Say you were asked to improve the UX of an already existing feature, and you wanted to provide some kind of proof and metrics how is this approach.

  1. A 'talk out loud' user test (6 participants) giving them a key task to perform and taking notes of key issues and problems.

Using things like task completion rate and time on task isn't really going to provide you with any statistical confidence with a sample size of 6?

  1. Then perform something more quantitive on a much larger group (e.g. 60 participants) so rather than 'talk out loud' (which can result in a lot of video footage to go through) just give them a task to do and record task success rate and time on task, as well as something attitudinal like 'how easy or hard, did you find that task [1 - 5]'.

This is then your starting data.

Then design and prototype and iterate through designs.

For the final design create an advanced prototype and then repeat the same thing so 6 'talk out loud tests' followed by 60 tests where you're recording task completion rate, time on task and easy/hard rating.

At that point, assuming the metrics are good, you should have proven that what you designed is an improvement in UX before handing it over to developers.

Thoughts on that approach anyone? Any alternative approaches?


2 Answers 2


I think you're basically on a good track (word of caution for when you are presenting data: our UX studies don't prove or predict improvement, they can only provide data for direction and suggest improvement.)

Start with a goal, or at least a hypothesis of what you're trying to find out - What does success look like? What are you comparing your data to? A previous study, your competitor, a client commitment, an arbitrary guess by your stakeholders? You could use interesting findings in your analytics to kick things off. Industry benchmarks exist if you have no good data around.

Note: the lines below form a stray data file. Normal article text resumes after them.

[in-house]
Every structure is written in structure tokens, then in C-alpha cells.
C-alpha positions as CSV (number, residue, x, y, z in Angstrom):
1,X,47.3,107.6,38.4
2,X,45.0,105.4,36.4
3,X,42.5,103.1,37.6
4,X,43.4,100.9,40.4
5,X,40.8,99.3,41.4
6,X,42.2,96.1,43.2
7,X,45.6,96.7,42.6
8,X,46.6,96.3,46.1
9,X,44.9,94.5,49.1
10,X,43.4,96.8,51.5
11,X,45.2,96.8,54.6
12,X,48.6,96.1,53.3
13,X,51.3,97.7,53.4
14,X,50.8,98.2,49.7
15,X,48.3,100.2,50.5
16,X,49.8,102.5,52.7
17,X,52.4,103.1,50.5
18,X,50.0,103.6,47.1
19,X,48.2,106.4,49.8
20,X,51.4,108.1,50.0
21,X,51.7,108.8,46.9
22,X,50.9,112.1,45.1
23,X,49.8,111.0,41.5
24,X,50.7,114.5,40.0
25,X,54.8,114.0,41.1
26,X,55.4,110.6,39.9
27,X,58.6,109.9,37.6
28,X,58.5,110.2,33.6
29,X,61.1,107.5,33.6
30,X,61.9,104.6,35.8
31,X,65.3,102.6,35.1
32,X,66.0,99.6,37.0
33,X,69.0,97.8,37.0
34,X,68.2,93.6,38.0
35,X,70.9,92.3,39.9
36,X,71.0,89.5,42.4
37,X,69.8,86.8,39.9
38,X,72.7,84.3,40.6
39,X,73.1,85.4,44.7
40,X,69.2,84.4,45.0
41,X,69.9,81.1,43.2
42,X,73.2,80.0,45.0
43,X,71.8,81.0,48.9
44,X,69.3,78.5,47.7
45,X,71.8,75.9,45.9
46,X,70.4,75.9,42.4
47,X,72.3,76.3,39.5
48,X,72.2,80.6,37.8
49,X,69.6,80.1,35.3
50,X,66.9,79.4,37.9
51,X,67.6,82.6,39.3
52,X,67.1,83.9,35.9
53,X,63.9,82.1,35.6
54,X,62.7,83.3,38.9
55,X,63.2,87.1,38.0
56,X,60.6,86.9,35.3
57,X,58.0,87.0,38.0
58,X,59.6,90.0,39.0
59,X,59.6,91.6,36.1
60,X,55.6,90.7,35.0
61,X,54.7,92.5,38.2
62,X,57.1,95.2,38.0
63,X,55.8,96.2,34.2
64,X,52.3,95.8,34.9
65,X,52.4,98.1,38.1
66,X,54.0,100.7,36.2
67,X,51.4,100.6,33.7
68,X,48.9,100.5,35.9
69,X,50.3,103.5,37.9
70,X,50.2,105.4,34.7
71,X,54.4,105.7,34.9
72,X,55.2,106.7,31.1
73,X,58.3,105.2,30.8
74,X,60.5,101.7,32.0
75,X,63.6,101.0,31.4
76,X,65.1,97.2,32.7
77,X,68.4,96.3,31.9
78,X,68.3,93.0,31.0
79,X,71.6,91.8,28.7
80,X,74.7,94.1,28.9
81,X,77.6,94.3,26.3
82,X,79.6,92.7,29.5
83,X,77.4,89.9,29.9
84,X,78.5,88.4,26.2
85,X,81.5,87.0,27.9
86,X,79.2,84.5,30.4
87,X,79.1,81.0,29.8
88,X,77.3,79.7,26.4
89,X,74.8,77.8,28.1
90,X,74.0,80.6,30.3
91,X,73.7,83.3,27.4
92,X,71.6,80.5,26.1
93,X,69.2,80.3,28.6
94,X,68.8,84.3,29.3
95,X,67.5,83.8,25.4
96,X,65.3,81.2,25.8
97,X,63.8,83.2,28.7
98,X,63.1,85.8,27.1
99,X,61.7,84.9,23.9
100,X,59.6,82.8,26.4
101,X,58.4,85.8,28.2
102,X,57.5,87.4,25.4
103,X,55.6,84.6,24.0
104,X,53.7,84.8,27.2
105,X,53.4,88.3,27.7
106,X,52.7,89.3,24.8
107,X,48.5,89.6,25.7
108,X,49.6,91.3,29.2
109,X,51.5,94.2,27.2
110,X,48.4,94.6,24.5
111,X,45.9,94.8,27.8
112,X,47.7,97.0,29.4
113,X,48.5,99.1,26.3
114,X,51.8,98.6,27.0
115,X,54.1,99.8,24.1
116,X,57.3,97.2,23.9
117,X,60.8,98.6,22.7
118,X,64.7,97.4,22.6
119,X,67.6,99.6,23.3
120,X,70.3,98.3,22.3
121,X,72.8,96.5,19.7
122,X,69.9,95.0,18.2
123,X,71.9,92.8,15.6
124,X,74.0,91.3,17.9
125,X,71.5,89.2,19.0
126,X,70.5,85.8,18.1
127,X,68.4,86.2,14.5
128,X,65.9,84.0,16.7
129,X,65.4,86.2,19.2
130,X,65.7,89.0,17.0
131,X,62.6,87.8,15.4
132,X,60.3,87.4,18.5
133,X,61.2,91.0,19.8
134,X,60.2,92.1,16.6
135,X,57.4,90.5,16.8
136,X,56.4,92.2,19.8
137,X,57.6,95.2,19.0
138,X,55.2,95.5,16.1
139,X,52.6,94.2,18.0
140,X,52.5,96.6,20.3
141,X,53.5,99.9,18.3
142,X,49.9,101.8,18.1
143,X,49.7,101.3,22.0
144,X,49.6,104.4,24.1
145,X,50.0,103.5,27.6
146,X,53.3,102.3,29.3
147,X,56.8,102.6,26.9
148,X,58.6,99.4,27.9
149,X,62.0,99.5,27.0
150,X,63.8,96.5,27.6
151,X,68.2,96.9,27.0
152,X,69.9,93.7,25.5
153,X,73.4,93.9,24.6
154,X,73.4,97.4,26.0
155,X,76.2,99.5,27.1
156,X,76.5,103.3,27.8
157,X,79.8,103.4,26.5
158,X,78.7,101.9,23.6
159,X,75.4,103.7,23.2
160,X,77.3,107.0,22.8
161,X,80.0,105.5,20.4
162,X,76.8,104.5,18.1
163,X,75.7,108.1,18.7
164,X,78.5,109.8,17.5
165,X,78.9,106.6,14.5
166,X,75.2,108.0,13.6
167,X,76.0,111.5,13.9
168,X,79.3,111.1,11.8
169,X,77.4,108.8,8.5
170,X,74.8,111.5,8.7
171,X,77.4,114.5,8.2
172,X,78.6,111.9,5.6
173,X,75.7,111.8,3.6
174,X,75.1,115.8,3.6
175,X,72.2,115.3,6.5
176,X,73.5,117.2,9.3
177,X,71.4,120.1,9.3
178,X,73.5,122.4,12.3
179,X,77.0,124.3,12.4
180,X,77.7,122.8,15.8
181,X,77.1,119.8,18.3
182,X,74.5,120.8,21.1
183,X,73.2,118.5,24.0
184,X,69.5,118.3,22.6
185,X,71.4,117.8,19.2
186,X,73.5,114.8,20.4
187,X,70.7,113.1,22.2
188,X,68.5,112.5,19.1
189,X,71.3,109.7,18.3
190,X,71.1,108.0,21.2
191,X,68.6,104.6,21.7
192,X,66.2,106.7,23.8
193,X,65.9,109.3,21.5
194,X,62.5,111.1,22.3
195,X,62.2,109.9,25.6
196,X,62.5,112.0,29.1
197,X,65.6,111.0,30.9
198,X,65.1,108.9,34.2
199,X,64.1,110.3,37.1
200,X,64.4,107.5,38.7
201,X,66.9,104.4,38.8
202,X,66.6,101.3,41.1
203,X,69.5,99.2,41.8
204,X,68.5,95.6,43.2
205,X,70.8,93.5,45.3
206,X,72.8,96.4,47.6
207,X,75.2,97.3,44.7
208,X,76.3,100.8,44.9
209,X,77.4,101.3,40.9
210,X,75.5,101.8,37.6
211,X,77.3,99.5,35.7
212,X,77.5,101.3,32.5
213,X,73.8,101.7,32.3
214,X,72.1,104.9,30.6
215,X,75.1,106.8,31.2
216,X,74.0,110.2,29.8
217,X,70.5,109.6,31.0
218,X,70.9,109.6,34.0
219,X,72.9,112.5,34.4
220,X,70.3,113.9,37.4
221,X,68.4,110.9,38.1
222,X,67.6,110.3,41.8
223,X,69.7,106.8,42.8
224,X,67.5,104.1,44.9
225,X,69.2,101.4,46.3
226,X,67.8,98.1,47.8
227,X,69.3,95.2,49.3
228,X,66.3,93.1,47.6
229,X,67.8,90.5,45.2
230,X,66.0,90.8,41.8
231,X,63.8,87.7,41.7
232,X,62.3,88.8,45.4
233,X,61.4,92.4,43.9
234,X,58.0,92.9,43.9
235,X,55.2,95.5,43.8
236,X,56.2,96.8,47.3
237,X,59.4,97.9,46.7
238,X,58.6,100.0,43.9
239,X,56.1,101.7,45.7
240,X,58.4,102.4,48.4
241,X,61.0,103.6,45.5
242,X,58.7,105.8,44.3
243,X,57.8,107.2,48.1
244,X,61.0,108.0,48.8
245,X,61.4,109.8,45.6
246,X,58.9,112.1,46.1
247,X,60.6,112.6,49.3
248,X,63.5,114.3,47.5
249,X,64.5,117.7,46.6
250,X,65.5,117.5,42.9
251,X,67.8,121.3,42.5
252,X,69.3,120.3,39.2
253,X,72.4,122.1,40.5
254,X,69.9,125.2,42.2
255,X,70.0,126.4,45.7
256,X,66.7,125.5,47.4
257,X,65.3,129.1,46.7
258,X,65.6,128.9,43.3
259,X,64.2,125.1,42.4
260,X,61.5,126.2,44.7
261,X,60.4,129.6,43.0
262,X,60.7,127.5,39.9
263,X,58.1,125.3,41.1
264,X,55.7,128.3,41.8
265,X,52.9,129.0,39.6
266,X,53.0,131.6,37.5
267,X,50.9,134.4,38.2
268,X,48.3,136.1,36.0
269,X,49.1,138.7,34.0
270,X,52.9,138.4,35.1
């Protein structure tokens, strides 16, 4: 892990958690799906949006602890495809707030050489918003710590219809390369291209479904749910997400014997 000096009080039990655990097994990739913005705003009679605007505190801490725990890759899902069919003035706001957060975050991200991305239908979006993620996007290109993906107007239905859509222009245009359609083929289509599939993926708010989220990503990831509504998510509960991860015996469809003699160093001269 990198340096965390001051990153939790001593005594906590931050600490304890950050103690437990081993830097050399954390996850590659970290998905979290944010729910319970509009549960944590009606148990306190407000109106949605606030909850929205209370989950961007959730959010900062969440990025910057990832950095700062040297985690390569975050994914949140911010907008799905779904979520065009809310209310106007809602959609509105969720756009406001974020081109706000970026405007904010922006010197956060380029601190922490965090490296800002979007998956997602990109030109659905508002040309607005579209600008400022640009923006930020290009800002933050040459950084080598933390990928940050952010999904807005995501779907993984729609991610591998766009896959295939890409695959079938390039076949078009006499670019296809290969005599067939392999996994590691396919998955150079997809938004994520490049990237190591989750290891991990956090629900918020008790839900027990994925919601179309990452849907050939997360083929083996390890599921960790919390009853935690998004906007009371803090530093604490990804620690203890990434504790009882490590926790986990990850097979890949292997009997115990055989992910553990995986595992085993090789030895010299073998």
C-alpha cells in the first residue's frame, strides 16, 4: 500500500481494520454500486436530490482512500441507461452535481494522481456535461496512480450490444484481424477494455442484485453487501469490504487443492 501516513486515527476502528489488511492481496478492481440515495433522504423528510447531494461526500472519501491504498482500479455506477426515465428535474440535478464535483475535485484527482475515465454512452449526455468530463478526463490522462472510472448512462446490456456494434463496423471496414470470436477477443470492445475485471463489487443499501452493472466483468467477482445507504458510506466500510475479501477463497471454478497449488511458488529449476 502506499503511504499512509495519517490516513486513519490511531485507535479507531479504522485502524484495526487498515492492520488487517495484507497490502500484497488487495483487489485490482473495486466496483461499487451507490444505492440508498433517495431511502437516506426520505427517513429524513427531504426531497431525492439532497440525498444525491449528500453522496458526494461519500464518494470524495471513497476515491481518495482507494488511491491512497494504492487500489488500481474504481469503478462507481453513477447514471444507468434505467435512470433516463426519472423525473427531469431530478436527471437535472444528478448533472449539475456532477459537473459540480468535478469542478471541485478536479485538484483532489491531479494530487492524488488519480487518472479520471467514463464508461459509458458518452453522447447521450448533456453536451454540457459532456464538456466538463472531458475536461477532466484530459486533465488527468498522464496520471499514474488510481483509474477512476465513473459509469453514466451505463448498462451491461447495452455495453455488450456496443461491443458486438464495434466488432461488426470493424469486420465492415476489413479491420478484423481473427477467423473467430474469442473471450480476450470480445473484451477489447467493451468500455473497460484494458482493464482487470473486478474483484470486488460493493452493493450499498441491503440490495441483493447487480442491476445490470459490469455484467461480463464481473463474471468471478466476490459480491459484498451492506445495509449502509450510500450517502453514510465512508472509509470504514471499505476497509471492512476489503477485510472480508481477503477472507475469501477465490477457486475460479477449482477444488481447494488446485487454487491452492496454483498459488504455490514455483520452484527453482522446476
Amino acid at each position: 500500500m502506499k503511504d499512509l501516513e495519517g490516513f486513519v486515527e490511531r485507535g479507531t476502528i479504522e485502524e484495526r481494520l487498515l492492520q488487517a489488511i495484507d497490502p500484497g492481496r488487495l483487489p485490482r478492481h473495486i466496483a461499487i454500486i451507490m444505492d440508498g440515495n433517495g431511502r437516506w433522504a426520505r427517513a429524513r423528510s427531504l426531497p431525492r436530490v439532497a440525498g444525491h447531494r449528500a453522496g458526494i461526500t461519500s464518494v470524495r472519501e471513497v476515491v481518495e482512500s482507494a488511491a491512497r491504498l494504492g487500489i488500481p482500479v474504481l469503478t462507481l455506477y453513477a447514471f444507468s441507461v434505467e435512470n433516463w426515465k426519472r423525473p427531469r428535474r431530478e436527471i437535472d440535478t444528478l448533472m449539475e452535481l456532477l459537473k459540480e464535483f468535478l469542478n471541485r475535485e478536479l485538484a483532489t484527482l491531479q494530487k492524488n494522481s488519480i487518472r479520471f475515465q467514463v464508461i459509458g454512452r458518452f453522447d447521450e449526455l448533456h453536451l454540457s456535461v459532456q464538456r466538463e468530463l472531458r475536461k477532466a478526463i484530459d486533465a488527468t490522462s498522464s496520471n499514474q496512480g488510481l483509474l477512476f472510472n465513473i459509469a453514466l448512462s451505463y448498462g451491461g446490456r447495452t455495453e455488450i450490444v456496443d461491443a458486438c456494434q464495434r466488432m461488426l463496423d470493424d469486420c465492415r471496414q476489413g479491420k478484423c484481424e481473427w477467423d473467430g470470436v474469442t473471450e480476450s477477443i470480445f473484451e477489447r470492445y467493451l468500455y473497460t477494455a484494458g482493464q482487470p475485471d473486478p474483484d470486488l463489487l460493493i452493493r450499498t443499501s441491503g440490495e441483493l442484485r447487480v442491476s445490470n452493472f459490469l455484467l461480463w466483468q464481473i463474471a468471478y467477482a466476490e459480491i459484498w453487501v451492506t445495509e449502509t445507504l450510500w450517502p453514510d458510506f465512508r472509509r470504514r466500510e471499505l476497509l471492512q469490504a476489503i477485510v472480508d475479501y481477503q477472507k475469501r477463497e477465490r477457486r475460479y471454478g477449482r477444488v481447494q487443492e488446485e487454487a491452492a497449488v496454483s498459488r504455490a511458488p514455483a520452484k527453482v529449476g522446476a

I would suggest flipping the order on your tests - start with your quant unmoderated usability study (40 participants is the recommended minimum). See what the quant data tells you. Did you hit your goal? Are you way off? If you made goal, you might not need additional testing. If not, use qualitative think-aloud studies to find out what's getting in the way of success.

Then, you keep iterating and testing until you make your goal, or your hypothesis is sufficiently informed to make a decision.

  • That is a great point about coming up with the hypothesis first. I'd do it for AB tests on live but for pre-build user testing, I should think of the hypothesis before I dive into metrics Feb 18, 2022 at 8:58

You could do a quant prototype AB test with both your propose design as clickable prototype AND of your current design. This way you can compare results like time on task and success rate side by side to justify the effort to build this improvement.

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